This is part 7 of a 10 part series. We’re looking at how startups and consumer apps can study their customers under a microscope in order to create an app that works exactly how they need it to.
7) Solicit Feedback from Real Users
You probably have some awesome ideas about how to Sell Everything Everywhere, but I’d bet the people selling on the ground floor everyday have even better ideas. Consumer apps often take advantage of built-in tools to gather feedback and ideas to support their next iteration. When they don’t, they make sure to try out ideas on their users well before they start building anything. You can (and should) start doing this too. Don’t assume the managers and IT developers are your best resource for figuring out what features will help your end user do their job.
What Not To Do
Don’t design your next feature-set in a corporate office without getting that crucial feedback from your real users. You may know how to build things better than them, but you don’t necessarily know what to build better than them!
What To Do Instead
Understand your users. Interview them, watch them, ask for ideas. You won’t do everything they suggest, but it will help you understand where they’re coming from, and what external forces are working on them when they’re trying to use your app.
Have your product manager and UX designers talk directly to end users. Don’t get someone’s interpreted or filtered version of the feedback in there, because it will always have some bias or preconceived ideas.
Build features into your app to collect ideas. Sometimes you just can’t get out to talk to enough users. There are a number of development tools like TestFlight, Crashlytics, etc that have built-in surveys, chat forums and idea submission features that can be used to collect user ideas.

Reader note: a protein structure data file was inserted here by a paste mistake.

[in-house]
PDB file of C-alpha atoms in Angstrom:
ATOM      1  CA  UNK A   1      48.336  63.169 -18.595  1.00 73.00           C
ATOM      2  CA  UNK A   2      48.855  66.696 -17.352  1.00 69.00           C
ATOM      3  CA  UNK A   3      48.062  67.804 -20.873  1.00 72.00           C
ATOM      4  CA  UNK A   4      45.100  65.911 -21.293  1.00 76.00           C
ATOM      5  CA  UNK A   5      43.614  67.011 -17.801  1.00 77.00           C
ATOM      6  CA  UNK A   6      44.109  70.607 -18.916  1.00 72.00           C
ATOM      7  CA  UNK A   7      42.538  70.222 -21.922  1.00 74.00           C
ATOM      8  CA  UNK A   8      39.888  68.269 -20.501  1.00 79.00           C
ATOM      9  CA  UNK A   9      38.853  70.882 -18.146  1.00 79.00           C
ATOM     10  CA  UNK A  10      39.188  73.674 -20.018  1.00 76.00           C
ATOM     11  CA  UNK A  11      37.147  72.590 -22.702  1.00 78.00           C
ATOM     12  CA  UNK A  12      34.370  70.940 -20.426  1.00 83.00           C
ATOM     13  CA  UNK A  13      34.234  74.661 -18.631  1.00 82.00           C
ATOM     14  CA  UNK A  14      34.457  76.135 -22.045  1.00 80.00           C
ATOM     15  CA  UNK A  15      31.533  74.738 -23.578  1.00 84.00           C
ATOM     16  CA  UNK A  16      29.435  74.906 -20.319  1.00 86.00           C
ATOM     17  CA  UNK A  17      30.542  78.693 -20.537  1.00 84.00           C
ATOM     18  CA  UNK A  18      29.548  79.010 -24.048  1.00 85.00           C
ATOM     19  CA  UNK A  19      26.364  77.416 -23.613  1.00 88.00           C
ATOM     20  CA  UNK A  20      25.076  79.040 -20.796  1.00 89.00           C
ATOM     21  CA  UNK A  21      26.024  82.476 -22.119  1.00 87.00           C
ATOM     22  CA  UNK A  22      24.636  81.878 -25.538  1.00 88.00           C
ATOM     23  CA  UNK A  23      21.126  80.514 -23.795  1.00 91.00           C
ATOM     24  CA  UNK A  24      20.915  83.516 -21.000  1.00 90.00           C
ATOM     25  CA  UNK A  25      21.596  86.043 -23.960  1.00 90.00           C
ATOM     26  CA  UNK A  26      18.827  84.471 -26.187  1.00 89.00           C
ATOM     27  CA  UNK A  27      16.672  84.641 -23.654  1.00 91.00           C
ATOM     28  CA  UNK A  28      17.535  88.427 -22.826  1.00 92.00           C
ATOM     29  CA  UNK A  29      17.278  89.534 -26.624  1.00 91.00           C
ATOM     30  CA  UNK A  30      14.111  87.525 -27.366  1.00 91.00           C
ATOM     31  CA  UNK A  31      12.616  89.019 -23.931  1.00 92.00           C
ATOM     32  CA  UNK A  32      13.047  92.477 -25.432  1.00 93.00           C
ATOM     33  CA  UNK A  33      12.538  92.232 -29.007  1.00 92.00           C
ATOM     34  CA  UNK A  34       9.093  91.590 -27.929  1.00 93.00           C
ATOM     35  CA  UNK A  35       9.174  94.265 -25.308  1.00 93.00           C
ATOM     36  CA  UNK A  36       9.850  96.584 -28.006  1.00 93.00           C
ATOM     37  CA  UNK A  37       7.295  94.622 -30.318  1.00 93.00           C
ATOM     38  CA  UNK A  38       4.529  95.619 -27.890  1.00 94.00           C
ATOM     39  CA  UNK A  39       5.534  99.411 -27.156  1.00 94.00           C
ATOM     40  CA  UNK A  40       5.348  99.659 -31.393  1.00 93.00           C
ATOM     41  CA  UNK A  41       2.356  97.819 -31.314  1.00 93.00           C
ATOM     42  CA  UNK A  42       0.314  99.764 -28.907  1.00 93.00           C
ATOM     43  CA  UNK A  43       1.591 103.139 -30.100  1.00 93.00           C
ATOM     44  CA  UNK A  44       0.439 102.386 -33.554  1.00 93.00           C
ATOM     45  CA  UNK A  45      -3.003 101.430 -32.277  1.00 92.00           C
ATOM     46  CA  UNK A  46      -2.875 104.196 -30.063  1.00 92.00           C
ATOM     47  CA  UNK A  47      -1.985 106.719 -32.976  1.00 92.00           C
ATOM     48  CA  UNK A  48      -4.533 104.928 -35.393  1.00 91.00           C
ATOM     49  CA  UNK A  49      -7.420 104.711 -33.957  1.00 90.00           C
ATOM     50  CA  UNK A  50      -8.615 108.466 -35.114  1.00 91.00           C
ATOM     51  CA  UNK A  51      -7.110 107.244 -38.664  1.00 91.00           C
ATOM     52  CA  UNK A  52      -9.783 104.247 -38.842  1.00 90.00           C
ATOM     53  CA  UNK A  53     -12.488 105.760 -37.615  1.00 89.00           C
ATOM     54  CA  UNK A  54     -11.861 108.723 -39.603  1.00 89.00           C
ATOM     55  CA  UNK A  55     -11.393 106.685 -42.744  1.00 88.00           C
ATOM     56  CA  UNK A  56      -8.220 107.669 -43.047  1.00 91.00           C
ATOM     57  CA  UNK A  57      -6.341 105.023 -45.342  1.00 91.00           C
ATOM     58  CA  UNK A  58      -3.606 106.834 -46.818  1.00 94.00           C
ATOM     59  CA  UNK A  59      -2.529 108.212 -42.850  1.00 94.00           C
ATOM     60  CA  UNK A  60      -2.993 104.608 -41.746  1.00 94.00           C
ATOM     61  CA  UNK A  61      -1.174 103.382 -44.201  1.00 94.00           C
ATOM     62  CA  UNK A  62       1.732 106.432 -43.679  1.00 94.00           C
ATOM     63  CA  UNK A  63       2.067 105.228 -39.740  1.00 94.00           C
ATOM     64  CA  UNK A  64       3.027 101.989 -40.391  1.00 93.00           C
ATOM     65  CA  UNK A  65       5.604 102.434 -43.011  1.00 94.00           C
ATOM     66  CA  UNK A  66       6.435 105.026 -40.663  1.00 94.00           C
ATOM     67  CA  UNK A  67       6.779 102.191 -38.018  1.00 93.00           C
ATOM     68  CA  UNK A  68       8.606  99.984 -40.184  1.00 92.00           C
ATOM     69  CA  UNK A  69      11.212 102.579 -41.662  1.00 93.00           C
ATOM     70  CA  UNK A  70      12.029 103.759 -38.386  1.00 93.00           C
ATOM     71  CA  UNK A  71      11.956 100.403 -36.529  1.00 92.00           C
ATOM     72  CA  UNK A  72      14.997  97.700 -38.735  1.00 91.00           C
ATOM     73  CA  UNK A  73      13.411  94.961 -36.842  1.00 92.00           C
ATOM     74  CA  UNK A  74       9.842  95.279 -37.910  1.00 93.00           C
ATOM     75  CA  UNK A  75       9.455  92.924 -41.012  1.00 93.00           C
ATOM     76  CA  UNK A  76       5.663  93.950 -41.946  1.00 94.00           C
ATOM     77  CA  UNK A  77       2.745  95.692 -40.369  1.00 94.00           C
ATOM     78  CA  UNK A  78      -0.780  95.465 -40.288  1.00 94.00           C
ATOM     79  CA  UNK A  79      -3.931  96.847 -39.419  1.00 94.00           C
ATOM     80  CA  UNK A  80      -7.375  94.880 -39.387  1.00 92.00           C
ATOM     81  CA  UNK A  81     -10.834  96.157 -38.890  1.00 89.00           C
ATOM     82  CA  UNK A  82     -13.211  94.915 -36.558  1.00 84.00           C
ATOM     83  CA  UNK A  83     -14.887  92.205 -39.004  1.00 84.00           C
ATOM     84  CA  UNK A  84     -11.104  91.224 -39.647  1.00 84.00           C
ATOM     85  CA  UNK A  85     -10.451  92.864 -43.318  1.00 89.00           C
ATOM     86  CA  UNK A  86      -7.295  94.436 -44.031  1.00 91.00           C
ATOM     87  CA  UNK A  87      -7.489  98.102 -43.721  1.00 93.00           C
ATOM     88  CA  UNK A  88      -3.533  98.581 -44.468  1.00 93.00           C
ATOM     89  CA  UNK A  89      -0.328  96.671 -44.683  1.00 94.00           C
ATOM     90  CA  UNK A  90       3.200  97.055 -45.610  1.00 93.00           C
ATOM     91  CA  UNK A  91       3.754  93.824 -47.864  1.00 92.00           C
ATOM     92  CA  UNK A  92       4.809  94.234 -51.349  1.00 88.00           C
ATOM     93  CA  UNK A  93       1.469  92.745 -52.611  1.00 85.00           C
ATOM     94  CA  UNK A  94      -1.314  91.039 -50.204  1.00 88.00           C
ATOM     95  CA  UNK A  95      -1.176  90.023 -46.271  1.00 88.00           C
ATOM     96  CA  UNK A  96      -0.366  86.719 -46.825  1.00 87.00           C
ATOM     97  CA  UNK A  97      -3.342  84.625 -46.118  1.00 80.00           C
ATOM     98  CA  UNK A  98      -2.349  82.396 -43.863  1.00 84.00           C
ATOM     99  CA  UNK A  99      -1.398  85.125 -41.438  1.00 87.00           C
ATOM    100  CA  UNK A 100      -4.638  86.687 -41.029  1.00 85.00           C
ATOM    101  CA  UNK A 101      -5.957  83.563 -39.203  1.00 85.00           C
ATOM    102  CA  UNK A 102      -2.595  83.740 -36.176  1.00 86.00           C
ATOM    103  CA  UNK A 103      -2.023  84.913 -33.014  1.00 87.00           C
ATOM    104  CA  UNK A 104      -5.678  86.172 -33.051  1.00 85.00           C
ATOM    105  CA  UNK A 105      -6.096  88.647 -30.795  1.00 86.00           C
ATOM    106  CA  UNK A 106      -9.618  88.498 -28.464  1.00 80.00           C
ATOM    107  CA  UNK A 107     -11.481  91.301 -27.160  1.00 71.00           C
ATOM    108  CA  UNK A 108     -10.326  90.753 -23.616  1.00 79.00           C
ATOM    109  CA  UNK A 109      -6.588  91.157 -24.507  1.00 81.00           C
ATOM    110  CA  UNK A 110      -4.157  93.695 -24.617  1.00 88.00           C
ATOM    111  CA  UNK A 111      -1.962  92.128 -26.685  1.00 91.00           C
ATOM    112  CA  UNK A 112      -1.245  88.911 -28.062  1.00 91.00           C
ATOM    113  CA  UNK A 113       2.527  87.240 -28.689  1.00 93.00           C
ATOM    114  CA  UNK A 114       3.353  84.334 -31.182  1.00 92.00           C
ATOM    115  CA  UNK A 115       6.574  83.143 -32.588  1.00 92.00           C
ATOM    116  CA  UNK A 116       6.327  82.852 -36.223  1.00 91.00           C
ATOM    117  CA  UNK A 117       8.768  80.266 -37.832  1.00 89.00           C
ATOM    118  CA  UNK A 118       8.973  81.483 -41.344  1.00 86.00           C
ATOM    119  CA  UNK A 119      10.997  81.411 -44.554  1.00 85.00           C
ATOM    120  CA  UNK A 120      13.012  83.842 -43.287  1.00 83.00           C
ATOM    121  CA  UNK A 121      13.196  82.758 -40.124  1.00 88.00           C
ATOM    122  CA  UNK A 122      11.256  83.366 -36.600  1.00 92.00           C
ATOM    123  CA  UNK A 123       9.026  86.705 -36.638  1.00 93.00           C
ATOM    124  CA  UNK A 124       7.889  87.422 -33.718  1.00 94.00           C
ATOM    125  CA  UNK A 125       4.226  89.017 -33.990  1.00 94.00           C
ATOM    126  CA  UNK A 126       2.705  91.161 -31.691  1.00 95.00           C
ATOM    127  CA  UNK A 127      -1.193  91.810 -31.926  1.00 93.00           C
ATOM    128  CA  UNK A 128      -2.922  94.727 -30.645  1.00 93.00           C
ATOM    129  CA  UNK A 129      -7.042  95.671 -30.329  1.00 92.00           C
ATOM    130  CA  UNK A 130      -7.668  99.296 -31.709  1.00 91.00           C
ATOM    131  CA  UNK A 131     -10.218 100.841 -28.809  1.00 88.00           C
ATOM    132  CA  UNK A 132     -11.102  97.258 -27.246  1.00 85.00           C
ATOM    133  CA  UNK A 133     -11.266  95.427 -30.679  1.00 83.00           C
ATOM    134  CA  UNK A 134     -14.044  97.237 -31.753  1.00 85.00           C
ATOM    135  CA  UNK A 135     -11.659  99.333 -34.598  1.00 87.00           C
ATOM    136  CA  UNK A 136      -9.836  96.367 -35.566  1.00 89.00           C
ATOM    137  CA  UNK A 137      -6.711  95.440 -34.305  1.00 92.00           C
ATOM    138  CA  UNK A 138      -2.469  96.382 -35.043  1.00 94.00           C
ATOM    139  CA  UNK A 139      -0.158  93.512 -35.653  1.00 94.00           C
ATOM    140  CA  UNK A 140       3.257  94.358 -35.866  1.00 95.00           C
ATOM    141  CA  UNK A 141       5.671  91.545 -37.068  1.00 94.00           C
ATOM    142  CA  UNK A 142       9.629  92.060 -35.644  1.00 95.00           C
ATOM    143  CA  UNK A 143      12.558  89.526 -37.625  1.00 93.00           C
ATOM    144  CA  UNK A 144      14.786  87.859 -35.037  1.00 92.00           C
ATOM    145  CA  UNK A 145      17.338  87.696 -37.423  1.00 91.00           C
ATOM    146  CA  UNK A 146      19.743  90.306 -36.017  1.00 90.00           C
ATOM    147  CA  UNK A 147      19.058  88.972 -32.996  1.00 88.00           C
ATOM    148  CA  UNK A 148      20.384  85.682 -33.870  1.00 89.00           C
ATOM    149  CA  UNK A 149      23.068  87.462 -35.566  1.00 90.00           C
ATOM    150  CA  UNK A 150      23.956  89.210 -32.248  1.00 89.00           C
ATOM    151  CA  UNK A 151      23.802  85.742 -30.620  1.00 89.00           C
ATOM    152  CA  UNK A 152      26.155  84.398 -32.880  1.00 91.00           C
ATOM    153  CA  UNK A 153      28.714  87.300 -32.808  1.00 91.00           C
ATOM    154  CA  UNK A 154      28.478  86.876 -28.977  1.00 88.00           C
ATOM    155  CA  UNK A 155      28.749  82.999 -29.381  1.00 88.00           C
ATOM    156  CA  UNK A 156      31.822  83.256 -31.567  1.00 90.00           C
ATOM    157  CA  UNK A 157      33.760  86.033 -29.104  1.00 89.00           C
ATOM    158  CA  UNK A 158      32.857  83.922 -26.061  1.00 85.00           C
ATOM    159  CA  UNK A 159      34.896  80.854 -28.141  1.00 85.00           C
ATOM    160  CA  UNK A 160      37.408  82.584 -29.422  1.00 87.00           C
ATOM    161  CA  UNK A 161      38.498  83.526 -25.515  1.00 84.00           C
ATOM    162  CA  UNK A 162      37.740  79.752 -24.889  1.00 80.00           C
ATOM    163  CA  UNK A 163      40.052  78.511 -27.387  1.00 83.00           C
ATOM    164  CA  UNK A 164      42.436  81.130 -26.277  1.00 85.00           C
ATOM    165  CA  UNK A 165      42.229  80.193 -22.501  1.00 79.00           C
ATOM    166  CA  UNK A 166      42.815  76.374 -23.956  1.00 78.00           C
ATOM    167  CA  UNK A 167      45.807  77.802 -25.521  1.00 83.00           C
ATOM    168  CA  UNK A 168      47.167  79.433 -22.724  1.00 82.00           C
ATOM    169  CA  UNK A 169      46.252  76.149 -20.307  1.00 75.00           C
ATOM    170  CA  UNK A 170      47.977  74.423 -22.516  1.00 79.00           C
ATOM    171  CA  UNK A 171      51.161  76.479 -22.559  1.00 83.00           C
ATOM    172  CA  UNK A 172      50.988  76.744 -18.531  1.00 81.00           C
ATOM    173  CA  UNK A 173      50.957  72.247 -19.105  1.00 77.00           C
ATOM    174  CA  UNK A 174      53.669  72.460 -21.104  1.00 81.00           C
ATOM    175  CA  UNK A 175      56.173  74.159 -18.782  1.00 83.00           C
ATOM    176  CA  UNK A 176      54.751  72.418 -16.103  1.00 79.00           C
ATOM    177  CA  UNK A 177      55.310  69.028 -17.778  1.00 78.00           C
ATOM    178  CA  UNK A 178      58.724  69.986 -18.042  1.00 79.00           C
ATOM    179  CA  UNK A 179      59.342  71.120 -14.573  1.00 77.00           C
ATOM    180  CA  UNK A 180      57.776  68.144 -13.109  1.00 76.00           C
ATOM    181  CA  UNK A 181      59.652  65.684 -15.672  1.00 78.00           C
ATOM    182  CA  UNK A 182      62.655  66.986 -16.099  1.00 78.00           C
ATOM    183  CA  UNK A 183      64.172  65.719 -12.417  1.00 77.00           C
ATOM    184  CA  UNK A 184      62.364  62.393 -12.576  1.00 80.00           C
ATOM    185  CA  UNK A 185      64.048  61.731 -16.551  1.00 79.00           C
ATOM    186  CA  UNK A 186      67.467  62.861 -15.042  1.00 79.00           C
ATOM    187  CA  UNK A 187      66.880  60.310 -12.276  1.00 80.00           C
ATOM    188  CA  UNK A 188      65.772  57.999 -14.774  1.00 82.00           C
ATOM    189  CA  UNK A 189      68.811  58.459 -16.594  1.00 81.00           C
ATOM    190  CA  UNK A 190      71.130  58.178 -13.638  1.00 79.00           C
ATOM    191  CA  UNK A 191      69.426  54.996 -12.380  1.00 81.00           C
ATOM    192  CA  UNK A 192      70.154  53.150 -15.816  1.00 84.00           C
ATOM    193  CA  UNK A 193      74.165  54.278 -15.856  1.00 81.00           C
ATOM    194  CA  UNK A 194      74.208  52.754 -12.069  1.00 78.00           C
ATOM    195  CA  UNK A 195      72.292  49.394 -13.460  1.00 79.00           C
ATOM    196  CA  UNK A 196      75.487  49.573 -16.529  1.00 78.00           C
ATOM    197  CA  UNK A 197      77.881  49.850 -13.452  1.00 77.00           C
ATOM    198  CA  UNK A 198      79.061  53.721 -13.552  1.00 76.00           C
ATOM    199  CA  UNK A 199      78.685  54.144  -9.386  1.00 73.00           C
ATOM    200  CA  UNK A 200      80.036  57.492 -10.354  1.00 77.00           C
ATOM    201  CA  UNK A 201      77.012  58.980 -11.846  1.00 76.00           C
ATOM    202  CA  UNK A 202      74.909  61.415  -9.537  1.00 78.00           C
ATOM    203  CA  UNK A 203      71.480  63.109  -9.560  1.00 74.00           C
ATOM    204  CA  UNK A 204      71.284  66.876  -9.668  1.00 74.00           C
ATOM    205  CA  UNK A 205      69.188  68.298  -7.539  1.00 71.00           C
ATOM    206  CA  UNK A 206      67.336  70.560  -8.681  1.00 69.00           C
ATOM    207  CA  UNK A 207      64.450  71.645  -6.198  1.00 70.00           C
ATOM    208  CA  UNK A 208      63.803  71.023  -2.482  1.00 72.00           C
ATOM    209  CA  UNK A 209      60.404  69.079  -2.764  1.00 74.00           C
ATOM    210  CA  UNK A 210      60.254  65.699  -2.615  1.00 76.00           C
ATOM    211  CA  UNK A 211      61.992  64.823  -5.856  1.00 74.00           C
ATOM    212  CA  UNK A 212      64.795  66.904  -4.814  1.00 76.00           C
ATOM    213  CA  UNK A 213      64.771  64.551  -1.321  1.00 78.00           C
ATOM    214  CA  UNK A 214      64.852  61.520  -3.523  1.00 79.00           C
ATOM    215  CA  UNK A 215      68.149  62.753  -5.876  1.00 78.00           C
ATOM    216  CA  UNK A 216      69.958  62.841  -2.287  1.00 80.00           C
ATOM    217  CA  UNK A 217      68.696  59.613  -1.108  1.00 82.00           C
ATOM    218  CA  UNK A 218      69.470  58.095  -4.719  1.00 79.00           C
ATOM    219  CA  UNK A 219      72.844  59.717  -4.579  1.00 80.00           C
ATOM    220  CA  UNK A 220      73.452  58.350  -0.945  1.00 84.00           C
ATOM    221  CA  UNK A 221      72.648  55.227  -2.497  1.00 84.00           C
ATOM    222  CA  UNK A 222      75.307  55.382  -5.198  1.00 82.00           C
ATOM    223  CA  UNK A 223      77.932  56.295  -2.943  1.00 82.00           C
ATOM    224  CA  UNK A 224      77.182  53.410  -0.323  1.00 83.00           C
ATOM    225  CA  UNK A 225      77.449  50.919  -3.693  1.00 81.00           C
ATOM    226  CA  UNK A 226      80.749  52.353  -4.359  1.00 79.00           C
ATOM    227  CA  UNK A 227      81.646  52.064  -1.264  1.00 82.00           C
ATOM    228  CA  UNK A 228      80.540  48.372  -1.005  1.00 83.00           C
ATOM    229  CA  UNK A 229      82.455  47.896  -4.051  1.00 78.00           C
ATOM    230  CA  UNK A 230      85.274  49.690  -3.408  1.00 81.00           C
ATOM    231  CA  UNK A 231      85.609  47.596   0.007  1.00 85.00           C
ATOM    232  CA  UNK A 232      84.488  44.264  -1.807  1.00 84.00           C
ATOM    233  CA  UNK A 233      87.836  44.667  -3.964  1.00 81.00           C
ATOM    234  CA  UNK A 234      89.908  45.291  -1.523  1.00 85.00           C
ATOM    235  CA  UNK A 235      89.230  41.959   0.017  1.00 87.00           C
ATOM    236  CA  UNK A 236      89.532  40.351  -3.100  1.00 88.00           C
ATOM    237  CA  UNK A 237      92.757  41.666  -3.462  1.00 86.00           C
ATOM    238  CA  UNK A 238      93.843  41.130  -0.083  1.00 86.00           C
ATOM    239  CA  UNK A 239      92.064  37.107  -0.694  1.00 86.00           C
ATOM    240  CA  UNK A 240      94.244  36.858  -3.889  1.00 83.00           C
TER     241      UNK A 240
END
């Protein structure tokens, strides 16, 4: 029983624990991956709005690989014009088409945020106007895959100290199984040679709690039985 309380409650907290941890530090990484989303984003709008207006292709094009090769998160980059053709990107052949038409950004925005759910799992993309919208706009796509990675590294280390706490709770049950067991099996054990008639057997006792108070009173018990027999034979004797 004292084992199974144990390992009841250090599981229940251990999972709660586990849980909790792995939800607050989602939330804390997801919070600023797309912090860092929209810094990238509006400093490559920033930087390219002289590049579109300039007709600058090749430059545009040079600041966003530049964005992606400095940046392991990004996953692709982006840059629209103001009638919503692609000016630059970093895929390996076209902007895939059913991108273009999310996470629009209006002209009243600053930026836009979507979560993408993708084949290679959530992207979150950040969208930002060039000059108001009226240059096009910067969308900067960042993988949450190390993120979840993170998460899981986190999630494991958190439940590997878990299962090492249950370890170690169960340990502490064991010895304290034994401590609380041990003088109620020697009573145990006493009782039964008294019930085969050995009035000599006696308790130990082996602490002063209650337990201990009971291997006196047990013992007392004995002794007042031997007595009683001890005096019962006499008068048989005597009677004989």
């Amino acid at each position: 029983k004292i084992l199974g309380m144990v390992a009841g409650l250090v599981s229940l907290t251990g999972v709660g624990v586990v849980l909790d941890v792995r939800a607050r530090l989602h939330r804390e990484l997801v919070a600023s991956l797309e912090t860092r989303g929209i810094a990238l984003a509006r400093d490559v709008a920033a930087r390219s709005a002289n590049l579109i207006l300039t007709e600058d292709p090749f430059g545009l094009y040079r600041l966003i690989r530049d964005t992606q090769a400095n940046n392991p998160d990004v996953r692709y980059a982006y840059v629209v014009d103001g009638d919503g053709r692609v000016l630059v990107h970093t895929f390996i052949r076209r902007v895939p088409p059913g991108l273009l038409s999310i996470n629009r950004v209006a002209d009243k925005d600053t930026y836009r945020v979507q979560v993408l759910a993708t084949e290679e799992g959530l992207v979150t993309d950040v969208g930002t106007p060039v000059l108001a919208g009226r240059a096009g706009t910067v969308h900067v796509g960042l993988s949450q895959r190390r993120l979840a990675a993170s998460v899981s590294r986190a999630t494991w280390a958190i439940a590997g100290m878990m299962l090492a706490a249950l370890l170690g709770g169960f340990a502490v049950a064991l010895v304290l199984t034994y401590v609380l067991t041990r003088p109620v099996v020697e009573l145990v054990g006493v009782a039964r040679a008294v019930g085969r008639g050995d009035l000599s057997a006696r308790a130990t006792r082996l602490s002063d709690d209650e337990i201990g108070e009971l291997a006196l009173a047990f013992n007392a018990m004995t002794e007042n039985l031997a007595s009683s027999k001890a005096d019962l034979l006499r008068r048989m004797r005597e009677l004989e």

We installed surveys into the Sell Everything Everywhere app and got some great feedback from users. We then watched them selling in the store and using the app. Our product roadmap had all kinds of ideas to get better product reviews in the (retail clothing) store when our users looked up a product, but watching them use the app, we realized that most customers were simply discarding products that didn’t fit them without trying on a new one. We got the idea that it would be pretty interesting to try to automatically scan the products that were being tried on and preemptively lookup where other sizes were available and which products had a similar fit. This allowed our associates to stand outside the door already armed with info on shipping different sizes to them, and a different looking (but similar!) product in case something didn’t fit.
Other topics covered in this series include:
- Part 1: Have A Clear Bold Goal
- Part 2: Guide Users Toward Goals
- Part 3: Measure User Activities and Funnels
- Part 4: Onboarding, Not Training
- Part 5: Nudge Users Through Funnels
- Part 6: Thrill Users With Customer Service
- Part 7: Solicit Feedback from Real Users
- Part 8: Build Evangelists
- Part 9: Stay Slim
- Part 10: Iterate or Die